Illustration Susanne Gold, Text Aenne Barnard
A little over a year ago – just before Corona – I attended my first yoga class, with lots of “Ooohhmm”, singing bowls, scented oil and chanting. Lilly(name changed) explained not only how to do the perfect sun salutation, but also all sorts of esoteric-alternative-medicinal stuff, like which scent stimulates which powers and which yoga posture helps ward off illness. Their advice was not my world, even then. My body only gets therapies that have been scientifically proven to be effective. But Lilly’s view of things didn’t bother me either; it wouldn’t have occurred to me to initiate a discussion about medical studies. Why should it? It’s her business what she believes. Besides, I have rarely seen a person who seemed as content as Lilly on the yoga mat.
The rage of one and the others
It was easy to be tolerant back then and then the pandemic came. Now I’m angry when people ignore science. I could only scream when I see people denying the facts at demonstrations and claiming, for example, that there is no pandemic at all. “Are you idiots!”, I want to shout. “You’re only making things worse. Can’t you see that the scientists have always been right with their words of warning for a year now?”
Obviously they can’t hear, they don’t even want to, because they are angry too. They call the press liars, they fear a corrupt system that steals their freedom and they claim all kinds of strange things.
Tolerance for each other’s opinions has become almost impossible for both sides, because each other’s opinions become an existential threat. How could it have come to this?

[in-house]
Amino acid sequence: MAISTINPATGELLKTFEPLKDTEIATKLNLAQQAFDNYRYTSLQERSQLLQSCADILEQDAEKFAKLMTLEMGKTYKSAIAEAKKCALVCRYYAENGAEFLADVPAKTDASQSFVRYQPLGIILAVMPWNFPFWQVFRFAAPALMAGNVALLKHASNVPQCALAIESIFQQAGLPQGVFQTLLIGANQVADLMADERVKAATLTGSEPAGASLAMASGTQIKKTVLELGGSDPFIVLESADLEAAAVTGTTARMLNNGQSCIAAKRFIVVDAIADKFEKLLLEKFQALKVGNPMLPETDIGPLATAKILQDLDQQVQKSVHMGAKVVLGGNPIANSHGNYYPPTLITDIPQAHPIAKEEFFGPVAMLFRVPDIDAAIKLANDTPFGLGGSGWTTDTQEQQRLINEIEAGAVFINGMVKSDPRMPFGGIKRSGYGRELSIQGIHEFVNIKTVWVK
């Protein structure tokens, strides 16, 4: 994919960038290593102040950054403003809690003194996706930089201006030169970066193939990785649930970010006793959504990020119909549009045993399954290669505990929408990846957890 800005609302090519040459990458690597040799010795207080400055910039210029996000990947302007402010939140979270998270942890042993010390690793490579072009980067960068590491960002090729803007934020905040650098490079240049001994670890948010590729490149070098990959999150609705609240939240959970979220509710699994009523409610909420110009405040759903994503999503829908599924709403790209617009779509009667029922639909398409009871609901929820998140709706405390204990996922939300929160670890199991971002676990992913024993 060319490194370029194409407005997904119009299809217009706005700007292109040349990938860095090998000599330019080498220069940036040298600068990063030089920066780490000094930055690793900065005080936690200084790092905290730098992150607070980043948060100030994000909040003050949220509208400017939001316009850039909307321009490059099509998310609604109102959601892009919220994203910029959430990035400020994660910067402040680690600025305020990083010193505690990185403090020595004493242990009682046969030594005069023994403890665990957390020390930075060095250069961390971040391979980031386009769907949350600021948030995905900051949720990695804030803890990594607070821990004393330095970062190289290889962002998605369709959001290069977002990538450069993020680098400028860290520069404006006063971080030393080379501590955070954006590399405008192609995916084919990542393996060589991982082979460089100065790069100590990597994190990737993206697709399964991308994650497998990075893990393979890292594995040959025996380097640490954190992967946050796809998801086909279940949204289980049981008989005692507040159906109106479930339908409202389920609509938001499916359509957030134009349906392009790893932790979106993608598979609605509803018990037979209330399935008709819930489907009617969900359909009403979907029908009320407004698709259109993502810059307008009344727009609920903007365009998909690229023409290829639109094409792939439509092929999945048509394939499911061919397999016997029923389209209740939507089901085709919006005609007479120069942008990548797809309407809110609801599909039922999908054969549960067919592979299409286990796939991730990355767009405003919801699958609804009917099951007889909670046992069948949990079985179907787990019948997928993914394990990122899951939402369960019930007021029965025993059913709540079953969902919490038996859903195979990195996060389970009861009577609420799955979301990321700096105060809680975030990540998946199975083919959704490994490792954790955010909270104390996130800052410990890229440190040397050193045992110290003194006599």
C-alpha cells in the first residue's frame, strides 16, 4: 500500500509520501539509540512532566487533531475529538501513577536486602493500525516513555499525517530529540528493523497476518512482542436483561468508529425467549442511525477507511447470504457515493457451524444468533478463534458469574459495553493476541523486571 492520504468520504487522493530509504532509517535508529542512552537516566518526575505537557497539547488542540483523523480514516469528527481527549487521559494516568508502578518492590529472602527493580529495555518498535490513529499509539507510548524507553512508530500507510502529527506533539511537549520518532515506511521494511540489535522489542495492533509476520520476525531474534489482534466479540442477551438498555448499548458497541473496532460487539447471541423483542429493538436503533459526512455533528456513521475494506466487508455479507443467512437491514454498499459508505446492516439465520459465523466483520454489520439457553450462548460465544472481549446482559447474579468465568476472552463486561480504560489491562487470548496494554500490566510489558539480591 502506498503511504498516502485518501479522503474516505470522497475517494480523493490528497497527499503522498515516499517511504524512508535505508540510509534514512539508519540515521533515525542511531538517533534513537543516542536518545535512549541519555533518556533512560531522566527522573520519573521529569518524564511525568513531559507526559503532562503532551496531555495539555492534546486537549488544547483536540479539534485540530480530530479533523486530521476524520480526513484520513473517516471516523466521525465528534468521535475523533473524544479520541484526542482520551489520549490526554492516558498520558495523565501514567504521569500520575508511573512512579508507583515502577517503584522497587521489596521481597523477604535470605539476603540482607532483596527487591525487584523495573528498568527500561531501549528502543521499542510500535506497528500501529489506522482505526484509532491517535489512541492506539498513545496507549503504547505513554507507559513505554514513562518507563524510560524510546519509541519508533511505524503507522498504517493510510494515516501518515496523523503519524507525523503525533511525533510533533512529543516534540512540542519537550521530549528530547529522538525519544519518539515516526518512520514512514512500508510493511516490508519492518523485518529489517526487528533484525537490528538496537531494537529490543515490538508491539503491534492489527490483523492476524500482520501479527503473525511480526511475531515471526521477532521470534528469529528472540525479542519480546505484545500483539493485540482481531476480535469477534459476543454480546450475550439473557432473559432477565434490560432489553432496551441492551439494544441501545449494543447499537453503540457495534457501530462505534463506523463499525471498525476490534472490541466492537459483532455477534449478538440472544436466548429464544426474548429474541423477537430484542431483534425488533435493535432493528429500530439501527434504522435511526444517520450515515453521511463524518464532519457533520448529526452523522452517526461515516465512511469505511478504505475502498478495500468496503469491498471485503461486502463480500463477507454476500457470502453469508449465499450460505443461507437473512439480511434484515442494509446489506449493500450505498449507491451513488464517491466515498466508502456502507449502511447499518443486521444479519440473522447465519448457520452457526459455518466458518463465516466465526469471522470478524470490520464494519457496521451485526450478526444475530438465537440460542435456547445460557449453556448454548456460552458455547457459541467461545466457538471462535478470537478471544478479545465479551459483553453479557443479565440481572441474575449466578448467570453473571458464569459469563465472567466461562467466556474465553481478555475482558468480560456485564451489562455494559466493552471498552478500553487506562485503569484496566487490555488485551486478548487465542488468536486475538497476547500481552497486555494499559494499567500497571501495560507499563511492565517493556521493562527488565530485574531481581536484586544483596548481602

Tertium non datur – Truth and lies in logic
There are certainly many possible explanations, one of which is propositional logic – a mathematical formalism for describing the relationships between propositions. Statements, these are assertions that are either true or false (tertium non datur, there is no third possibility). Examples of statements are: “ice is cold”, “three is greater than five”, “monkeys are not camels”.
If we have a few true basic assumptions (logicians speak of axioms), then we can derive further true statements with the help of propositional logic. For example, if we know the axioms “Hugo is a dachshund” and “Every dachshund is a dog”, then we can deduce that “Hugo is a dog” is also true.
But woe betide us if a single false one has crept in among our axioms, such as “Hugo the dachshund is a goldfish”. In this case, we can derive interesting statements without any further error in thinking. For example: “Some dogs have gills”, or “Dachshund Hugo sleeps in the aquarium”.
“Es falso quotlibet”, the logicians say to this. “Anything can be inferred from the false”. A false basic axiom is enough, and there are no limits to the creativity of assertions.
A decisive axiom – What is good medicine?
We are allowed (in this time, in this country) to avail ourselves of extensive medical treatments that have been proven effective in many studies – what a privilege. At the same time, some people – and not a few with high education – believe that there are better alternatives, that crystals, scented oils or extremely diluted substances have more effect than tested medicines. They often reject prevention through vaccination completely. The mindset of these people could therefore be shaped by the following axioms: Axiom 1 “classical medicine is bad” and Axiom 2 “vaccinating is dangerous”.
So now during the pandemic, a hypothetical train of thought (by logical reasoning alone) might be as follows.
And now? And how do we get out of this logic dilemma? What could the vision for the future look like? I don’t know, probably a long rocky road of – don’t restrict freedom of expression – facts, facts, contradiction and more facts.
By the way, my yoga class last spring was cancelled halfway through, due to lockdowns. I haven’t seen Lilly since. I hope she is doing well.